Microsoft will also allow you to use Windows Autopilot Deployment for HoloLens 2 with a Wi-Fi connection in addition to the regular Ethernet-based connection. This is something that you can get as part of Insider Preview (Build 19041.1364 or above).
What this means is that you do not need to use ethernet to USB C or Wi-Fi to USB C adapter. Instead, all you simply need to do is to connect the device to your available Wi-Fi internet network and deploy the device with Windows Autopilot.
After the process of configuring Autopilot for HoloLens 2 is complete, you then move on to the provisioning of the HoloLens devices. The Autopilot experience needs internet access and you have several options to choose from. You can connect your device to a Wi-Fi network in OOBE and then let it detect Autopilot experience automatically.
Alternatively, you can use “USB-C to Ethernet” adapters for wired internet connectivity and let HoloLens 2 complete Autopilot experience automatically. And with the third option, you can connect your device with “USB-C to Wifi” adapters for wireless internet connectivity and let HoloLens 2 complete Autopilot experience automatically.
During the next step in the provisioning process, the device will automatically start OOBE and all that is required of you is to let HoloLens 2 detect network connectivity and leave it to complete OOBE automatically. And when the OOBE process is complete, you can then sign in to the device using your user name and password.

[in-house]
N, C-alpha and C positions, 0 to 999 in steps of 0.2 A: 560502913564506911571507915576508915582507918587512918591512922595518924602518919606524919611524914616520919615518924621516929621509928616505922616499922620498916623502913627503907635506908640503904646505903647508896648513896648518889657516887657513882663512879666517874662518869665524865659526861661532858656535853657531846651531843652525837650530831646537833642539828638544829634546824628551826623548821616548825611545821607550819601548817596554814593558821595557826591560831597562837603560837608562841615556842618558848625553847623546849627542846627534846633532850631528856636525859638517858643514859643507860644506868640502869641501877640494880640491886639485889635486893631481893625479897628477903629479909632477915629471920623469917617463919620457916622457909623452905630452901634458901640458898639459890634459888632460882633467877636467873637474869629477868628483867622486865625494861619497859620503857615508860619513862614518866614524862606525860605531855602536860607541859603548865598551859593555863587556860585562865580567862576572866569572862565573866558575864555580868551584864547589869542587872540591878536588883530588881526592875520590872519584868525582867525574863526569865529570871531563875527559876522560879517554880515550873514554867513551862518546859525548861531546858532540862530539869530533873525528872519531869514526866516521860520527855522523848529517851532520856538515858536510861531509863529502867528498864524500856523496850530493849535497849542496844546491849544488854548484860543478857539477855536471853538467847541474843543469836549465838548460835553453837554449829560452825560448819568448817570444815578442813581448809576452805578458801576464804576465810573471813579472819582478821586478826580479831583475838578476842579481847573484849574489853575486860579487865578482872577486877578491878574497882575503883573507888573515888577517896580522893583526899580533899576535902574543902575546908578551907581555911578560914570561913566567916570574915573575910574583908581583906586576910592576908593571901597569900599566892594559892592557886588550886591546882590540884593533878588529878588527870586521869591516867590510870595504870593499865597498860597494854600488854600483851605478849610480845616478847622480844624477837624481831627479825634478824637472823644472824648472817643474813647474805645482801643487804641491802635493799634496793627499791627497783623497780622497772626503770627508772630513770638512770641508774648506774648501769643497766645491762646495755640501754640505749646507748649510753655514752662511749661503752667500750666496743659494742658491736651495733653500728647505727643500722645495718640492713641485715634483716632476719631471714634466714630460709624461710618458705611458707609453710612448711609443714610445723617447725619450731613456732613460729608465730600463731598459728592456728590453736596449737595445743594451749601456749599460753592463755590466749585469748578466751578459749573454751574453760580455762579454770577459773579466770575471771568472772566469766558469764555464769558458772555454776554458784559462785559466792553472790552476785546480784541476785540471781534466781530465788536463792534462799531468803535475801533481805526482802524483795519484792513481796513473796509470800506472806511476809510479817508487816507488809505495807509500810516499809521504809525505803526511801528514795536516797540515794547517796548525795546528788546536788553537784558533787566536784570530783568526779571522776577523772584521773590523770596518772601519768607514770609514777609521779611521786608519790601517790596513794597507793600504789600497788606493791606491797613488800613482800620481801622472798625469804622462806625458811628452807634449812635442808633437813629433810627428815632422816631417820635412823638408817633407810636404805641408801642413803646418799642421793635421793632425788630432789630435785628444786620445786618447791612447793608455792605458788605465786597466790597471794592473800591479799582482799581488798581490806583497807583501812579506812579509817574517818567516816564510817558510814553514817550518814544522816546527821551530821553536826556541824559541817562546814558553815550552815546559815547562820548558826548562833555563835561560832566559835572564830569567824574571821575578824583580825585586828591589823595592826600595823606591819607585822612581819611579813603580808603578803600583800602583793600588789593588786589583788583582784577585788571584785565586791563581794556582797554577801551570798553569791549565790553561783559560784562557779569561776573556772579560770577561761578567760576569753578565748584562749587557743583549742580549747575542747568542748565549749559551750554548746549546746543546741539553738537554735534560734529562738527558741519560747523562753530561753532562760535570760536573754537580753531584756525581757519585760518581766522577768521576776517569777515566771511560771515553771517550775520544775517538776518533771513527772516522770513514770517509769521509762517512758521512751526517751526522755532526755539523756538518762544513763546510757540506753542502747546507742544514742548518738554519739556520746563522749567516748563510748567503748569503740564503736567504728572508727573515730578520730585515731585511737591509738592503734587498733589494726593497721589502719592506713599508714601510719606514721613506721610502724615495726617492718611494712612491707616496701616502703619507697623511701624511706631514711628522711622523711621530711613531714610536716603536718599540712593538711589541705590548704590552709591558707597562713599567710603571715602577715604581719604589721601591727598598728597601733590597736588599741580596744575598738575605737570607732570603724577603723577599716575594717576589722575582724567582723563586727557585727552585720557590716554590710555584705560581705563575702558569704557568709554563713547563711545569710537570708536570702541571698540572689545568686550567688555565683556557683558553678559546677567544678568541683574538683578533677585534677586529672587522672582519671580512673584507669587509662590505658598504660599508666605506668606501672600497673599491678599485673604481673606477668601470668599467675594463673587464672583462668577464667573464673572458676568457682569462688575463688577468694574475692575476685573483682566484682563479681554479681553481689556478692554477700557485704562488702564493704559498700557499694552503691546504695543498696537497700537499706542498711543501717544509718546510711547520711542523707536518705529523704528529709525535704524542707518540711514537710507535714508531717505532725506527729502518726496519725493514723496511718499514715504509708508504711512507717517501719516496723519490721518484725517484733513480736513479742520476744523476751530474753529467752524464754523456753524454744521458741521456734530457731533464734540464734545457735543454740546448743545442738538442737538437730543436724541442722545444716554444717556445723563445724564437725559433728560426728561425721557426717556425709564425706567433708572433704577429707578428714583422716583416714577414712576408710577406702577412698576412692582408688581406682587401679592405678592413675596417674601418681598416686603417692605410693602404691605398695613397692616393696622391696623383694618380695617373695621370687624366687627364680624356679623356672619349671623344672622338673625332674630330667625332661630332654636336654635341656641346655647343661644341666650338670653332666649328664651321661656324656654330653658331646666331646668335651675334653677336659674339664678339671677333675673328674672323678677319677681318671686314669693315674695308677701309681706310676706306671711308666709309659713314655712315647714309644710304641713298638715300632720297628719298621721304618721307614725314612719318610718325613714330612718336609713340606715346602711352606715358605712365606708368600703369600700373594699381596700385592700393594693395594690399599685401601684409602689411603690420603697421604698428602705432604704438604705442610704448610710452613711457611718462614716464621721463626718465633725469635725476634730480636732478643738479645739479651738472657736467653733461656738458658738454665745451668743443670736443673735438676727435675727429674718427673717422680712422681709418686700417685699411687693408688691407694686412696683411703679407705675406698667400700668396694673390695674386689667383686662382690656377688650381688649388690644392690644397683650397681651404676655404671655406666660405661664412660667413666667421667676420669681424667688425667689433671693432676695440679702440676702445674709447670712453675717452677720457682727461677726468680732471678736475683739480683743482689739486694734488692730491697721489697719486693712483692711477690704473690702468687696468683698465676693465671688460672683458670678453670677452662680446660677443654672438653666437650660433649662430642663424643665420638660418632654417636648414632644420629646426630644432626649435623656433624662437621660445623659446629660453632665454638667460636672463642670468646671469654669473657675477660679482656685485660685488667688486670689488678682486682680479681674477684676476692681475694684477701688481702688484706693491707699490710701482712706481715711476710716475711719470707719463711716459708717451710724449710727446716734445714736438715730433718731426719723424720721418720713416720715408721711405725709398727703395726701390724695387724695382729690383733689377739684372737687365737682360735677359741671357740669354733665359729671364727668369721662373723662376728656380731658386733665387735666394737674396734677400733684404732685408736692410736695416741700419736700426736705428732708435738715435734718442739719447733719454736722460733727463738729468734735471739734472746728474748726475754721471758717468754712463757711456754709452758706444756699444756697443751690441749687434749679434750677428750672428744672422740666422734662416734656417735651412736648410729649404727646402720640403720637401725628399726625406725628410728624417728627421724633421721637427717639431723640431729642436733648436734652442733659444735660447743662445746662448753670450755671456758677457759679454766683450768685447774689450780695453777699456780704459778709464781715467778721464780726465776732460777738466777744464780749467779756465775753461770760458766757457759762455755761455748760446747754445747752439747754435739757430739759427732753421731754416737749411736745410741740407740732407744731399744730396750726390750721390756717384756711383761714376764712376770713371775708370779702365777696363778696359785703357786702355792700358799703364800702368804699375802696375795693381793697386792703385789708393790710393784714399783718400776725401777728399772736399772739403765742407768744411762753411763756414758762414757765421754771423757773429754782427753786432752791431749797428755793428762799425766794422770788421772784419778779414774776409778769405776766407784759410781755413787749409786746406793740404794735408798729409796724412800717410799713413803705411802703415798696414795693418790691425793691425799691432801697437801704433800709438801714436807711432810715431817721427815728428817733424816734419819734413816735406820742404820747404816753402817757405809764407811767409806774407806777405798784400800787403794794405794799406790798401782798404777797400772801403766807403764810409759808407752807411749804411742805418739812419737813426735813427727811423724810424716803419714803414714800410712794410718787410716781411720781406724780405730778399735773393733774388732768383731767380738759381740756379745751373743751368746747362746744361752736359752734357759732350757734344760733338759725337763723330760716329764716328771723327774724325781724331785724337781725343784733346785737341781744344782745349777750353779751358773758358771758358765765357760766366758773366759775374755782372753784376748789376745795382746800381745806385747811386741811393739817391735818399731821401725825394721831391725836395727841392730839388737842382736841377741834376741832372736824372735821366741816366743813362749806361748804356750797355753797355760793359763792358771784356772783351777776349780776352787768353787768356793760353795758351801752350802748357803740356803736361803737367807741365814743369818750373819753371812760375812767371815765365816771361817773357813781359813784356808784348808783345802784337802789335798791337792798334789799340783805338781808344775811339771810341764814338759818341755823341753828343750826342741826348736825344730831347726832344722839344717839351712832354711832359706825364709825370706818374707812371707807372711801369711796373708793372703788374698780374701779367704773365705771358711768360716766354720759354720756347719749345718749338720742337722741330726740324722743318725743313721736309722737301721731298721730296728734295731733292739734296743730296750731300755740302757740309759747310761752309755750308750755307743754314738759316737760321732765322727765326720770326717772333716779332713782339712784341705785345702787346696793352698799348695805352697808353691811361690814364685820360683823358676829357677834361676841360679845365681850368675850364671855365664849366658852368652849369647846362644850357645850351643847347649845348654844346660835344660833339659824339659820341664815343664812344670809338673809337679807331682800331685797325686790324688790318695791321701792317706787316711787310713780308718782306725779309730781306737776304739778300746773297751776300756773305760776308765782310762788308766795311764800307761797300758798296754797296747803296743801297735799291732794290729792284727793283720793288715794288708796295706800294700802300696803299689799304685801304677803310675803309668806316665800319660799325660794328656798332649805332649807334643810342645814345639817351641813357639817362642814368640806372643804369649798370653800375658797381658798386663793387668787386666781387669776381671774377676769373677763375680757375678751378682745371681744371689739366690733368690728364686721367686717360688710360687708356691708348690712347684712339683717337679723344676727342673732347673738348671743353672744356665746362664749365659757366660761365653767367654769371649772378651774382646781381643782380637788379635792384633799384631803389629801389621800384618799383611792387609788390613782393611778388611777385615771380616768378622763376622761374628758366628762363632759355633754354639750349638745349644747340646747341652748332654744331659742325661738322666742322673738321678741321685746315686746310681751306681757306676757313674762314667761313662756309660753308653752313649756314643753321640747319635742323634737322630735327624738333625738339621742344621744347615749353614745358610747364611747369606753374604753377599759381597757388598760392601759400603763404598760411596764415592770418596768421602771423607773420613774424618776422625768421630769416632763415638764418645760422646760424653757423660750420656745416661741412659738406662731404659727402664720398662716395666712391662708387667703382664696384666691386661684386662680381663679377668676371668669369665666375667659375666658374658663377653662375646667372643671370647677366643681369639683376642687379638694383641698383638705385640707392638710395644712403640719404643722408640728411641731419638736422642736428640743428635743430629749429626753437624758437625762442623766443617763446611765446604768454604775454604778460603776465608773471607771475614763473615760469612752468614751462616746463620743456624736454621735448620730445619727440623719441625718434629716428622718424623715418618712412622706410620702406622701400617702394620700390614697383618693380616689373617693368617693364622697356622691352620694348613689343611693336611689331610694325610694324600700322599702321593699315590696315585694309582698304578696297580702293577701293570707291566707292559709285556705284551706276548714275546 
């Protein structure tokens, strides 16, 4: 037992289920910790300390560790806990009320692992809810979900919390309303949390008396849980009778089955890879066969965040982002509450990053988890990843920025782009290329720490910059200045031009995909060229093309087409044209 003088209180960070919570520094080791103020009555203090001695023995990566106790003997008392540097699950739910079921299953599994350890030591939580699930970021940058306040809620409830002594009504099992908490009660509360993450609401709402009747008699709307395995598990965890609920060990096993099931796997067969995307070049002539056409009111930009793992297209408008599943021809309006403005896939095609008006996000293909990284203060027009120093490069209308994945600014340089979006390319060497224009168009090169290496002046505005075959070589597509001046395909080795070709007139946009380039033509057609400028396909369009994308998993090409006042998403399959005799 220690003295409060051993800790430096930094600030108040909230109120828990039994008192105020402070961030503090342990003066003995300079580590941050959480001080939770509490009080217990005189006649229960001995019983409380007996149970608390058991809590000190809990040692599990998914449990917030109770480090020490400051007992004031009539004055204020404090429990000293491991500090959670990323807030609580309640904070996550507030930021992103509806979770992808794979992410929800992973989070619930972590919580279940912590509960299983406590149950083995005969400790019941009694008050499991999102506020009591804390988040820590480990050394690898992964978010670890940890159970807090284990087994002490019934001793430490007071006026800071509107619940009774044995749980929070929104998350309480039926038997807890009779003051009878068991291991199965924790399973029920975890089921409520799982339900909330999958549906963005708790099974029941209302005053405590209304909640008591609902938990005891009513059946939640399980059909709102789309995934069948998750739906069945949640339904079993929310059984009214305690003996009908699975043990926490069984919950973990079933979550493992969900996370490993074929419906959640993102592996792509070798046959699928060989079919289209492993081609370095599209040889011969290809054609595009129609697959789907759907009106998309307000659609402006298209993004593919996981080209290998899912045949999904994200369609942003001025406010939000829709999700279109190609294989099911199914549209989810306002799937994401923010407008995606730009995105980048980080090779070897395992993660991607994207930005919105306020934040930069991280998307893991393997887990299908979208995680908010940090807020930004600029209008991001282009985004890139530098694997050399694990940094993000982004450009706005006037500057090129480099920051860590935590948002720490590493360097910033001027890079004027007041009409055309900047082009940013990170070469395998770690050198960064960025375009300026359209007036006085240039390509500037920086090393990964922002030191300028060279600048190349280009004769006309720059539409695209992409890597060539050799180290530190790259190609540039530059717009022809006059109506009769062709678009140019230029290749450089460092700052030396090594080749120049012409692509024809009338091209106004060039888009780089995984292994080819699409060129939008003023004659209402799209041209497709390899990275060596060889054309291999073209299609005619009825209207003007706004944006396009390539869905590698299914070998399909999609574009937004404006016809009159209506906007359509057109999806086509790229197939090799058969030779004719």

Windows Autopilot has provided countless benefits to a lot of organizations by reducing the complex nature of deployments at scale. This cloud-based platform significantly reduces time to productivity and empowers end-users. And so it only makes sense that HoloLens 2 is now able to leverage the capabilities of this fantastic technology. Organizations cannot afford to spend vast amounts of time dealing with deployment scenarios for which fast, cost-effective solutions are available. From medical institutions to academic ones, HoloLens 2 gives you an amazing new way of interacting with information and Autopilot enhances that experience.